Google just released an upgraded version of one of its most coveted projects — Translatotron, which takes a step closer to universal translation. Developing the technology that can break the language barrier to communicate with almost anyone is the ultimate dream for AI and machine learning researchers around the world. Called Universal Translation and demonstrated many times in sci-fi movies and books, this technology was listed as one of the ten to be highly valued in the near future by an MIT Technology Review report.
Plenty of research has been going on to facilitate smooth speech-to-speech translation to achieve this much-aspired goal. The main components of such a system are automatic speech recognition to transcribe the source speech as text, machine translation to translate transcribed text into the language of choice, and text-to-speech synthesis to generate speech in the target language.
Google’s Efforts In S2ST
AI-assisted cross-lingual conversation is a challenging problem. To this end, Google introduced Translatotron in 2019. Translatotron is a direct speech to speech translation with a sequence to sequence model. This model does not rely on intermediate text representation (as has been the case with traditional systems). Translatotron offers advantages like improved inference speed, which in turn avoids compounding errors between recognition and translation. This means that the translation is straightforward to retain the original speaker’s voice and handles the words that need not be translated.
That said, despite Translatotron’s ability to produce natural-sounding high-fidelity speech translations, the model underperformed compared to strong baseline cascade speech-to-speech translation systems.
To remedy this, Google released Translatotron 2 in July this year. The new version that applies a new method of transferring the source speaker’s voice to the translated speech, is an improvement over the original. It outperforms Translatotron by a margin in terms of translation quality and predicted speech naturalness. It has also improved the robustness of the output speech by cutting down on babbling and long pauses.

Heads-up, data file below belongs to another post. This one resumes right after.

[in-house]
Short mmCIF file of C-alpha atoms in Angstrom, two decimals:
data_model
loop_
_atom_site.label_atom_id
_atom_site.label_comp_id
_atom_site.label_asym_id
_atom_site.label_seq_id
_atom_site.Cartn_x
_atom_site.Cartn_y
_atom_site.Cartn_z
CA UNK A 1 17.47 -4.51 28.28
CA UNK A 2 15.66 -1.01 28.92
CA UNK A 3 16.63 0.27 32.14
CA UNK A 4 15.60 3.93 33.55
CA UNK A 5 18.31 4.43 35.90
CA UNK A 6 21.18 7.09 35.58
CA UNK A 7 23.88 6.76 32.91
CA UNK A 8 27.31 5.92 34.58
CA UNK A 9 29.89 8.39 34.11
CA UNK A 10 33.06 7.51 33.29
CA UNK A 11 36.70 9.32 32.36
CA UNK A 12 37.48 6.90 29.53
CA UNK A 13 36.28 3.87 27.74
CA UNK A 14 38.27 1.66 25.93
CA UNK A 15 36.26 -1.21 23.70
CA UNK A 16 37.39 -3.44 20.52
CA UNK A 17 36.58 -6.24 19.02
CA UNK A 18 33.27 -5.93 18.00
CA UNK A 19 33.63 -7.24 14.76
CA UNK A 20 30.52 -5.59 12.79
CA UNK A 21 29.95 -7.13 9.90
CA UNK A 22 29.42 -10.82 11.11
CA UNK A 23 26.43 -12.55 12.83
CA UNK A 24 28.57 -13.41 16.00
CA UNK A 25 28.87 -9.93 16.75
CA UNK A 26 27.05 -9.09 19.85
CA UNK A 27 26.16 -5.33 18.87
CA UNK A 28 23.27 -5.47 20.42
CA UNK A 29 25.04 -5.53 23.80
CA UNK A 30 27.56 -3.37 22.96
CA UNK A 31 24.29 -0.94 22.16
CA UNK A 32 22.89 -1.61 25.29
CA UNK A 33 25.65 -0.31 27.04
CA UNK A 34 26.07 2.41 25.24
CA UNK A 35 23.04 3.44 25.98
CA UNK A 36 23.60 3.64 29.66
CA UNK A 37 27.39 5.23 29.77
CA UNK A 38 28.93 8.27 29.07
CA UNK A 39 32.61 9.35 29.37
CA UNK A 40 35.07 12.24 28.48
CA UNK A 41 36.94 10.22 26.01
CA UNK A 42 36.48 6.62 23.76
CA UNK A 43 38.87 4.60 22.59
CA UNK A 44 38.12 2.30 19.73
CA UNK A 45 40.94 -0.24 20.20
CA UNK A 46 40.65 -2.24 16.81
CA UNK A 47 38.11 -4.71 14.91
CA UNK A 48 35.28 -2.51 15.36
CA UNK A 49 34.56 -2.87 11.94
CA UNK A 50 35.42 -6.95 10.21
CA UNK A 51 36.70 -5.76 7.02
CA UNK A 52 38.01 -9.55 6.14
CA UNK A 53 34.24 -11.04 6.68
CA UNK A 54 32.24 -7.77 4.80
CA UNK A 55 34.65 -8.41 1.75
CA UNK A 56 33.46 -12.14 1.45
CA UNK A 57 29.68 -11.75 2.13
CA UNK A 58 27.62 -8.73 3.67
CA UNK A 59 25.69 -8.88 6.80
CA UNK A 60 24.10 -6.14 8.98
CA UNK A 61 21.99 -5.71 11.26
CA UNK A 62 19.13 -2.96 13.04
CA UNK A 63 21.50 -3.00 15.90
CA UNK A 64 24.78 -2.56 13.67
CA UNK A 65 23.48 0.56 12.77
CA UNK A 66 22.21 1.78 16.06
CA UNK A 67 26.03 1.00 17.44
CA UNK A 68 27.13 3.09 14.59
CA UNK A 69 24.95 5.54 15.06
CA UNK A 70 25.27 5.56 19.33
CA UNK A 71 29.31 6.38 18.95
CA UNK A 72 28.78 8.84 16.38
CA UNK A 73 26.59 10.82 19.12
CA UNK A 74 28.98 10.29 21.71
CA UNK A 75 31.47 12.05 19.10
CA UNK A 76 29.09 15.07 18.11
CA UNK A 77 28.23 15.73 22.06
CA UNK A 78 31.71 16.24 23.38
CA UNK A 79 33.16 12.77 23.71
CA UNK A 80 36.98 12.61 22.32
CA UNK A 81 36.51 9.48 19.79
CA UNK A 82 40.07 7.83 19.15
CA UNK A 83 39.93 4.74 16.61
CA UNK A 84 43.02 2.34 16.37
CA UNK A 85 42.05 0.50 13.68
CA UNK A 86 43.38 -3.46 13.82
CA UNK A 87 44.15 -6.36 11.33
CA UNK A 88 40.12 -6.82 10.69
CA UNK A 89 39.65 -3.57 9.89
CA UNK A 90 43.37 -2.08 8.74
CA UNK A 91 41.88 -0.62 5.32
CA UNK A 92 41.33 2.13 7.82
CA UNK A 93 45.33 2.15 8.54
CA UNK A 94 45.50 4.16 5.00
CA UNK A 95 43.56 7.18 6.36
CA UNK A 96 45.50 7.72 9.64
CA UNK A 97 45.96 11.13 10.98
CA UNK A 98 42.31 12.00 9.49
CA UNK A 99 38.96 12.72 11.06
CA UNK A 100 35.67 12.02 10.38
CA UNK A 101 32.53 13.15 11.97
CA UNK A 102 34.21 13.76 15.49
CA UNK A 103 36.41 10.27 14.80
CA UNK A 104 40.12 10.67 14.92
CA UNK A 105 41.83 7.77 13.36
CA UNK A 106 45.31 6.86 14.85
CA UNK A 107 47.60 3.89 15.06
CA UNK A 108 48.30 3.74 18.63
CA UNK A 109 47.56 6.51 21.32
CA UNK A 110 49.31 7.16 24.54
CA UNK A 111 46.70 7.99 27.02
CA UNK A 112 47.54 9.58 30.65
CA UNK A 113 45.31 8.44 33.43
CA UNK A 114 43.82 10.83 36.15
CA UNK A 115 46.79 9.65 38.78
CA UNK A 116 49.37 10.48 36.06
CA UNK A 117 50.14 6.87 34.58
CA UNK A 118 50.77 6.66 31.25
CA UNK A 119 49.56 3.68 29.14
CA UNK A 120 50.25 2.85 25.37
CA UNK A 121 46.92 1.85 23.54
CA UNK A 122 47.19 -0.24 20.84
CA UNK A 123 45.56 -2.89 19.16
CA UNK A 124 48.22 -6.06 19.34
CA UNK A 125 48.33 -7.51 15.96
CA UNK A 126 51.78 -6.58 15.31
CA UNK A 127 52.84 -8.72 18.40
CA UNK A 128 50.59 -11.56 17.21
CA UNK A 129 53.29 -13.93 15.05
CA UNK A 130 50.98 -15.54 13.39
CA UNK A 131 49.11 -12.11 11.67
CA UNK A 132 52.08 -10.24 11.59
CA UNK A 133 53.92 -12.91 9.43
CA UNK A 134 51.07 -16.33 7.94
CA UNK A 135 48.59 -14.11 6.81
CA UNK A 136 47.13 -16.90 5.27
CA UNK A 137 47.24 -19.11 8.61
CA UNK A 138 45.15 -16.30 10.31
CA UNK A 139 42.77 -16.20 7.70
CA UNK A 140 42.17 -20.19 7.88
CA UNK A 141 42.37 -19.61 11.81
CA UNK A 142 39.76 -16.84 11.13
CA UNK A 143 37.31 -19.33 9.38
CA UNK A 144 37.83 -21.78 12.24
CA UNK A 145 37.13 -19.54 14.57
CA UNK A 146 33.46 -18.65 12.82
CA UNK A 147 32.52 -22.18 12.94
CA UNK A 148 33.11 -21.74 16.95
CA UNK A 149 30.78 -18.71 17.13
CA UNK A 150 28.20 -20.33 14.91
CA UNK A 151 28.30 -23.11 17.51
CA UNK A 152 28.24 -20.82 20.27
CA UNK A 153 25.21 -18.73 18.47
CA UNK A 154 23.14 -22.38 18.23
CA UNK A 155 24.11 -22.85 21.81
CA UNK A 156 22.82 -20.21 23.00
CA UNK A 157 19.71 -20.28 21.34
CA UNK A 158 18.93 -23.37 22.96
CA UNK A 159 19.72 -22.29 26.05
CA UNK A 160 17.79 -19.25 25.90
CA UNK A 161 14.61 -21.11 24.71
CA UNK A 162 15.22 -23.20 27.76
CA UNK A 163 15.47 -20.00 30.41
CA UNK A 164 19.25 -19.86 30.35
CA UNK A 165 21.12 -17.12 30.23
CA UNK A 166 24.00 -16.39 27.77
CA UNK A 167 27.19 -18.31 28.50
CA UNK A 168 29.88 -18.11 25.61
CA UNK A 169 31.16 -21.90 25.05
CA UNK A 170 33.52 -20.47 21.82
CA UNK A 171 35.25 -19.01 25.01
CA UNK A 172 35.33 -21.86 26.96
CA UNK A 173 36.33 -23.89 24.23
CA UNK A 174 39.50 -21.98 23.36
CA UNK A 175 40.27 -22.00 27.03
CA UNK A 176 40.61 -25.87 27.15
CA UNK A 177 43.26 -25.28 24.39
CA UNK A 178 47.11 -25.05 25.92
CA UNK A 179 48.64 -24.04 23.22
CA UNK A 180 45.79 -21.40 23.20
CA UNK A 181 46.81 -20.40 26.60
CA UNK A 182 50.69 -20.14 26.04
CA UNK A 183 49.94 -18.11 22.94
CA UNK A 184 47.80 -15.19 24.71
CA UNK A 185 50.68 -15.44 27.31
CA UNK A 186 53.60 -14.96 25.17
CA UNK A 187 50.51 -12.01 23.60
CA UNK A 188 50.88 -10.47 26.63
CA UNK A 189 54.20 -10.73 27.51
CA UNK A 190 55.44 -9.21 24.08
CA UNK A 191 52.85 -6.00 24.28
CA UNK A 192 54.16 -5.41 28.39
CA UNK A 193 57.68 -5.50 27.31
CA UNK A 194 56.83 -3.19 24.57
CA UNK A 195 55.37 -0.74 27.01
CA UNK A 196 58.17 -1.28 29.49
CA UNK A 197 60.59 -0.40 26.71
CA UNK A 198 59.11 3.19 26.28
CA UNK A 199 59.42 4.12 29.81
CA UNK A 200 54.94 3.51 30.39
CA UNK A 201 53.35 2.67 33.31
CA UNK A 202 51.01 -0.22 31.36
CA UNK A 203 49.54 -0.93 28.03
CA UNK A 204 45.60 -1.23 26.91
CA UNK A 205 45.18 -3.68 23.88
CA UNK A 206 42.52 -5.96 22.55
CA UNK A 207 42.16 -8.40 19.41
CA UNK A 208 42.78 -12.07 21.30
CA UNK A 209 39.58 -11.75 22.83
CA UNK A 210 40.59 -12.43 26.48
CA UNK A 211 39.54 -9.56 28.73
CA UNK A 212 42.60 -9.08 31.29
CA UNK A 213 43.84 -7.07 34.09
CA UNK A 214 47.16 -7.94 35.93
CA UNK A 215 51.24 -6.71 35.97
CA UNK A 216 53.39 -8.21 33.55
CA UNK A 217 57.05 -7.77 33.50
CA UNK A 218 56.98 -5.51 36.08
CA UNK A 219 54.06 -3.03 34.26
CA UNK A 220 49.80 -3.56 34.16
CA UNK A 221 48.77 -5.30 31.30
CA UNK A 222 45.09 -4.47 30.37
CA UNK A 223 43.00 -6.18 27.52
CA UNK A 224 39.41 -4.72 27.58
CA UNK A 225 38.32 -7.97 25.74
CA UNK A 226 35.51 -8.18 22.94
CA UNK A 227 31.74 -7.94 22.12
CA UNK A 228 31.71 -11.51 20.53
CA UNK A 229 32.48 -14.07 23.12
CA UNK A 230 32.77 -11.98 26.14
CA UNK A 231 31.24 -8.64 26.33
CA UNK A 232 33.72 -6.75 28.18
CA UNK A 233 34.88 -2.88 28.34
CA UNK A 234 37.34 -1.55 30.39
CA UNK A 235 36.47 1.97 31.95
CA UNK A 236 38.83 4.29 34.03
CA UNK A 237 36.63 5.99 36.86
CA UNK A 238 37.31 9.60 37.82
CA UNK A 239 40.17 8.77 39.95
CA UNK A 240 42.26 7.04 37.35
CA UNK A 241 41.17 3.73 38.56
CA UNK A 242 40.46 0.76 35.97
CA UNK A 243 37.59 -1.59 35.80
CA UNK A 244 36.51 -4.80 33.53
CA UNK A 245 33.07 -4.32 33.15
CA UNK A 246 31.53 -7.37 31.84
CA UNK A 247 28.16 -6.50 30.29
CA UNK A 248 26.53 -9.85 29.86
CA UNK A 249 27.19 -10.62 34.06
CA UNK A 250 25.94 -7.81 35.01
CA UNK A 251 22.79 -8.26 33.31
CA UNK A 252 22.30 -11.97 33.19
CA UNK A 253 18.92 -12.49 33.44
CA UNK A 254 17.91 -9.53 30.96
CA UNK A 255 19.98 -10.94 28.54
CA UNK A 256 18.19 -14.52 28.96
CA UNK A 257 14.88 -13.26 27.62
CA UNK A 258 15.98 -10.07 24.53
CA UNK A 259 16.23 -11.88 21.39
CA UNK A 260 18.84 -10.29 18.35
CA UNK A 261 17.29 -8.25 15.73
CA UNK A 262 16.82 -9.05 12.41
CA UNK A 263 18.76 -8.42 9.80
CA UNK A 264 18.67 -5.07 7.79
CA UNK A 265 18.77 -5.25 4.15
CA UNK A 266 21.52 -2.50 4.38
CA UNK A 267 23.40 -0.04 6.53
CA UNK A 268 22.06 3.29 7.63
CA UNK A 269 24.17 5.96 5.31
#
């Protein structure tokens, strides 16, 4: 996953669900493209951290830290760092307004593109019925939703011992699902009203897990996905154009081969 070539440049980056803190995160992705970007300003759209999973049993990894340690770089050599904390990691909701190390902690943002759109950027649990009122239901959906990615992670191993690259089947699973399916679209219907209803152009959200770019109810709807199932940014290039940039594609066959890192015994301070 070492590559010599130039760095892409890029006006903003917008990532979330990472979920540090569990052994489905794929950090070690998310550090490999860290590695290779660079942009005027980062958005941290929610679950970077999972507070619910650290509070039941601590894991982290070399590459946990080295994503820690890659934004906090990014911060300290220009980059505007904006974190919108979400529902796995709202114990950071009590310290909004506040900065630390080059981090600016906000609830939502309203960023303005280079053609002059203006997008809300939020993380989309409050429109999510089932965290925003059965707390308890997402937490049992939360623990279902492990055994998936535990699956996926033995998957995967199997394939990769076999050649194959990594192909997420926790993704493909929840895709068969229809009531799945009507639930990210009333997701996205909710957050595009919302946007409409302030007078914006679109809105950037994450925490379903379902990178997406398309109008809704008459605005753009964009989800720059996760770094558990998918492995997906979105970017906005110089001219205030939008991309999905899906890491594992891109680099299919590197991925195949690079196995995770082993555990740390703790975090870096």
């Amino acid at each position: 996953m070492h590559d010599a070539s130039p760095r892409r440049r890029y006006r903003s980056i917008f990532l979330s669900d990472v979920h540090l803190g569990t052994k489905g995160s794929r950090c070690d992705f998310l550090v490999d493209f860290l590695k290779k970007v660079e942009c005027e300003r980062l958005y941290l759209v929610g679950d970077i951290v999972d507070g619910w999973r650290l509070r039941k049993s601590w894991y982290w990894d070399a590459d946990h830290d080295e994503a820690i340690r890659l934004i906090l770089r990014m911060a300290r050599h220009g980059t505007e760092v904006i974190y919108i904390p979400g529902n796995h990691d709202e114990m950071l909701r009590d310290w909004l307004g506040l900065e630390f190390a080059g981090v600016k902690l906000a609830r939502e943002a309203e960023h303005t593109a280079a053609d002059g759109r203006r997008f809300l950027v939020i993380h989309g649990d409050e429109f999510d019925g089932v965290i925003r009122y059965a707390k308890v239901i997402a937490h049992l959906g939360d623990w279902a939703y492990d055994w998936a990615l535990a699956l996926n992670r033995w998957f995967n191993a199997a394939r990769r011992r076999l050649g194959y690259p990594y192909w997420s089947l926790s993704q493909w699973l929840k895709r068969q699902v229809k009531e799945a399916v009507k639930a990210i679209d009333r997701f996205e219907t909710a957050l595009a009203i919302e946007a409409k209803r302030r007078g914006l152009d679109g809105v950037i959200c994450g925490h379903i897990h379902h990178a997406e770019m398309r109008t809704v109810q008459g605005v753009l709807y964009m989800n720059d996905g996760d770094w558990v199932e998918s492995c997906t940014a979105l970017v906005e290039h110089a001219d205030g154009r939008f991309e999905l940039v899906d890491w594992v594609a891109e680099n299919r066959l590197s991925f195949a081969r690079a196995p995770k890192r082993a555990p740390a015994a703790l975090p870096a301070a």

The original Translatotron could be potentially misused to spoof audio with arbitrary content, as seen with deep fake videos. Translatotron 2 overcomes this challenge by using just a single speech encoder which is responsible for both linguistic understanding and voice capture. With this, the trained models cannot reproduce non-source voices.
Google & Babel Fish
In “The Hitchhiker’s Guide to the Galaxy”, author Douglas Adam wrote about Babel Fish, a small, yellow, leech-like creature that fed on brainwave energy received from its surroundings. The practical upshot of Babel Fish is that when you stick it in your ear, you can understand speech in any language.
Researchers have been working since long to bring Babel Fish like devices to fruition. Turing award recipient Professor Raj Reddy said earlier this year that in ten years’ time, we will have a digital Babel Fish that would be able to translate all the languages of the world. For the uninitiated, Prof Reddy is a pioneer in the field of speech recognition systems. His research work has led to the development of several path-breaking innovations, including Apple Siri. Prof Reddy’s Babel Fish prediction was quickly panned by several critics, calling it his ‘cockeyed techno-optimism’.
While we may have to wait for ten more years to know whether or not Prof Reddy’s prediction is true, it is not to say that there have been no efforts to achieve that.
Talking about Google in particular, in 2017, the tech giant announced a set of Bluetooth earbuds called the Pixel Buds. The most remarkable feature of this is that it can do instant translations between 40 different languages using a Pixel smartphone. Adam Champy, the then Google product manager, wrote in a company blog, “It’s like you’ve got your own personal translator with you everywhere you go. Say you’re in Little Italy, and you want to order your pasta like a pro. All you have to do is hold down on the right earbud and say, “Help me speak Italian”.
Not just these Bluetooth earbuds, speech-to-speech translation is also an important part of Google Translate. It won’t be wrong to assume that with Translatotron, Google wants to push the envelope further in this field too. This technology would greatly impact individuals and businesses that rely heavily on translation or voice synthesis. As per the company, Google Translate has improved at 1 BLEU point per year since 2010, but automatic translation is still a major challenge. Even the most enhanced models falter when it comes to different dialects of a language, producing very literal translations and poor performance when it comes to informal or spoken language.